The cart starts off traveling in a negative direction. Describe the cart's motion in terms of its changing velocity. Be sure to include the direction of the velocity, which at a given instant will be negative, positive, or neither. Also include the magnitude, which will be large when the cart is going fast, small when it's going slowly, and zero when it's at rest.
2
Based on your description, draw your prediction of the shape of the velocitytime graph you'd expect in Graph IB1a. Note: Take some time to think about this. Most students miss this one entirely. It might be good to consider the cart's velocity at several instants and plot points on the graph to match. Then think about the shape that would connect them.
Graph IB: Velocity on an incline prediction and observation
3
Use Sketch Graph to create a sketch of your prediction. Take a Screenshot, save it as "Accel_IB1a.png", and upload it.
4
In Grapher, add Graph "2" and click the Graphs button to choose a Y' ("Y prime") graph. Y' is an abbreviation for the derivative of value on the yaxis with respect to the value on the xaxis. So in this case, it's the derivative of the position, x, with respect to time, t, which is the slope of the xt graph and, thus, the cart's velocity.
5
You now have a vt graph. Add an appropriate title.
You may need to adjust the maximum and minimum values of the velocity axis so that the interval where it was freely moving almost fills the graph vertically (e.g., –2 m/s to +2 m/s). To do this, click the Manu button beside the vt graph. The settings shown in Figure 3 should work pretty well. Draw your observed graph in Graph IB1b.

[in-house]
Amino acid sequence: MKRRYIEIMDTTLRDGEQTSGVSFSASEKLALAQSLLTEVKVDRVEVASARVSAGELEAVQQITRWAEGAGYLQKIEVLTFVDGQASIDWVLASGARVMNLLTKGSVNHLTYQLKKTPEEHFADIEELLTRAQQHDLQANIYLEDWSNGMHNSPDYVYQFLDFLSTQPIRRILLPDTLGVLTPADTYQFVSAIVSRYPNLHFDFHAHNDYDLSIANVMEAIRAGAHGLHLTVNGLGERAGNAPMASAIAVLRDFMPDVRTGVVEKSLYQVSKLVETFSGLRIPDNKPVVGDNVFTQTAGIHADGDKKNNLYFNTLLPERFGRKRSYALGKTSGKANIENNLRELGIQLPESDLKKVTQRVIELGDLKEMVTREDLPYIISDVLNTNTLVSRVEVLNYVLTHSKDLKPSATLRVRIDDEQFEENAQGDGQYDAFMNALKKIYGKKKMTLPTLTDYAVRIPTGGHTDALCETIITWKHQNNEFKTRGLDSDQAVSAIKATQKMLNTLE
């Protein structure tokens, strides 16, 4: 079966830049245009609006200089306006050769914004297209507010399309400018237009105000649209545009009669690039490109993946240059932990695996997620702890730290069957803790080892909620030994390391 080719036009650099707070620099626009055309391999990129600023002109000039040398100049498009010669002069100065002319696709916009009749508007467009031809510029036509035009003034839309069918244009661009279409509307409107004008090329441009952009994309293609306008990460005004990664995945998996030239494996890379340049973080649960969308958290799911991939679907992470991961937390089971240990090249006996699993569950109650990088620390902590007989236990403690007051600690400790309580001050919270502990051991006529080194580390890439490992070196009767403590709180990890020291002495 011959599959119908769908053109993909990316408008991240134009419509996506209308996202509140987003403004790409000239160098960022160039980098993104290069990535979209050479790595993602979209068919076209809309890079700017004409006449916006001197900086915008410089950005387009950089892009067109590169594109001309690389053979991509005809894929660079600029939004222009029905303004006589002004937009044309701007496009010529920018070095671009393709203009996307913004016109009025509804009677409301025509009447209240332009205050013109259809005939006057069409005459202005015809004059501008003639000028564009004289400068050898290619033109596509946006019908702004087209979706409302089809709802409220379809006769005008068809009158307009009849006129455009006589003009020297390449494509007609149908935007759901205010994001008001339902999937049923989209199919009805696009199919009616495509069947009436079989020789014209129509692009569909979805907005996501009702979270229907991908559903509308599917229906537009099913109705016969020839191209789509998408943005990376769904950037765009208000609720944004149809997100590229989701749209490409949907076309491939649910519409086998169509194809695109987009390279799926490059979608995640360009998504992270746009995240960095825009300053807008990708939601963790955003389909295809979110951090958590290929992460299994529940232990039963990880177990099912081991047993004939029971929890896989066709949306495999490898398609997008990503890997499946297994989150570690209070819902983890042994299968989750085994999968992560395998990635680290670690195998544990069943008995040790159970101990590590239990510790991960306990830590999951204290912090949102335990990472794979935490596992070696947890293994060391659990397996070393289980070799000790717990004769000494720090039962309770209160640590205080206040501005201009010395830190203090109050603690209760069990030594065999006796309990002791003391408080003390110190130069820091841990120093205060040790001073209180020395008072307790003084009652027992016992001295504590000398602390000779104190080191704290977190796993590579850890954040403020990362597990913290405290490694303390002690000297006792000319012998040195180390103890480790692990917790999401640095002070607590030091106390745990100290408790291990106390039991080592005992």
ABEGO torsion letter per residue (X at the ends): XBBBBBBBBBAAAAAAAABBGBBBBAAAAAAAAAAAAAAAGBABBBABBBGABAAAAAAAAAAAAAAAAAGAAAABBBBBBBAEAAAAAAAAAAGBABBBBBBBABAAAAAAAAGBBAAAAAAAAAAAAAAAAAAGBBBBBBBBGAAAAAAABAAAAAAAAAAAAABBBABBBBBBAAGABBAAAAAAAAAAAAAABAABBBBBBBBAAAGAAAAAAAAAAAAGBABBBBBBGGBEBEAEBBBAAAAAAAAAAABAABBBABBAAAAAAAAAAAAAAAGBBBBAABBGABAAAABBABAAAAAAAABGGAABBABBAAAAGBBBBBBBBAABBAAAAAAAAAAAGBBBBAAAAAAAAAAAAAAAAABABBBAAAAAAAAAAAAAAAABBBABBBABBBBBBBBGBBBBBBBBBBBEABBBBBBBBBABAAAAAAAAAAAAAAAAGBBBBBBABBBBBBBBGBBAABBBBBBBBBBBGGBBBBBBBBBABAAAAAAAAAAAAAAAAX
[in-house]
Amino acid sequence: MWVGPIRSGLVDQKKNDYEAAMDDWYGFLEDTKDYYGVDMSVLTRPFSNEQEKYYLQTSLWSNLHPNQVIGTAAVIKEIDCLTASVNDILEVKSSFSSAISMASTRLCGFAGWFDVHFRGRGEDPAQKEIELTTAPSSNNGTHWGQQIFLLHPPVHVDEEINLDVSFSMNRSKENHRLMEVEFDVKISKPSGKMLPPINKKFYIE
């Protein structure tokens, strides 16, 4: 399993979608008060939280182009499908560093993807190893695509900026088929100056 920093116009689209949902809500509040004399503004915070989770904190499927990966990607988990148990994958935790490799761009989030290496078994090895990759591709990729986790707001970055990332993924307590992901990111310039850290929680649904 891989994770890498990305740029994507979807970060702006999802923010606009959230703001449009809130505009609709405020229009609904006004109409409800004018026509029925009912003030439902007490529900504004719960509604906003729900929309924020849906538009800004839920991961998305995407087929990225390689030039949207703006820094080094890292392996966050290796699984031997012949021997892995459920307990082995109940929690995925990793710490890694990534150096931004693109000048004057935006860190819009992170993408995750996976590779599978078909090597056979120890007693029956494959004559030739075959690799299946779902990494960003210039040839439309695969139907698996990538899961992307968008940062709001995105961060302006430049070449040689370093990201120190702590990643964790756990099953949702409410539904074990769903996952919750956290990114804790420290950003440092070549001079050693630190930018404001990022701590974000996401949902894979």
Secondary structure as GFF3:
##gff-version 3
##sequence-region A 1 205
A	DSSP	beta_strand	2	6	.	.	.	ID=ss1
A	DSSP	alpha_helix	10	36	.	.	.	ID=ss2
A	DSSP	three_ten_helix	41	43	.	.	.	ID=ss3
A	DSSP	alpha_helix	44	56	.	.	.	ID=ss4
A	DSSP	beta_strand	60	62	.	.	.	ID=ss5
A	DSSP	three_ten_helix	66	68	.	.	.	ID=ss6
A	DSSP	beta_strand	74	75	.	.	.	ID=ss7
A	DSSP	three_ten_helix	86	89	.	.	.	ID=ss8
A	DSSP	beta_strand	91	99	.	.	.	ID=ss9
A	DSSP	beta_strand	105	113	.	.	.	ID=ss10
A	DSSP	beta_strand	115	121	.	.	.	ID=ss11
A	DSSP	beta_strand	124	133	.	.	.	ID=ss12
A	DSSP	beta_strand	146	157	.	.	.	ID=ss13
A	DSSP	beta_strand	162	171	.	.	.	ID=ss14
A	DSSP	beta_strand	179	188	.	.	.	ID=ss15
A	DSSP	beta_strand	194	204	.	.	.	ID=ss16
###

Figure 3: Manual scaling tool in the Dynamics Track simulation
6
Any surprises? It seems that the vt graph should change when the cart gets to the top of the ramp, but instead it just keeps on rising. What about the vt graph does change when the cart reaches the top?
7
Look at your graph and your answer to #1 in this section. It's very important that your words say the same thing as the graph. It's also important that you convince yourself that the graph makes sense. Feel free to change your answer to #1.
8
Clearly describe your vt graph (not the motion!). You should know the details we're looking for now.
This mangled bit of literature may help you prepare for the next question:
 Once upon a time a moocow went down the road for four hours. It arrived at the home of baby tuckoo at three o'clock in the afternoon.
9
Consider the cart at the highest point it reaches along the track. Its velocity there is zero. Does it have this velocity of zero for an instant or at an instant at the top of its motion? Choose one of these two and explain your answer. (Look at your graph!)
C. Acceleration on an Incline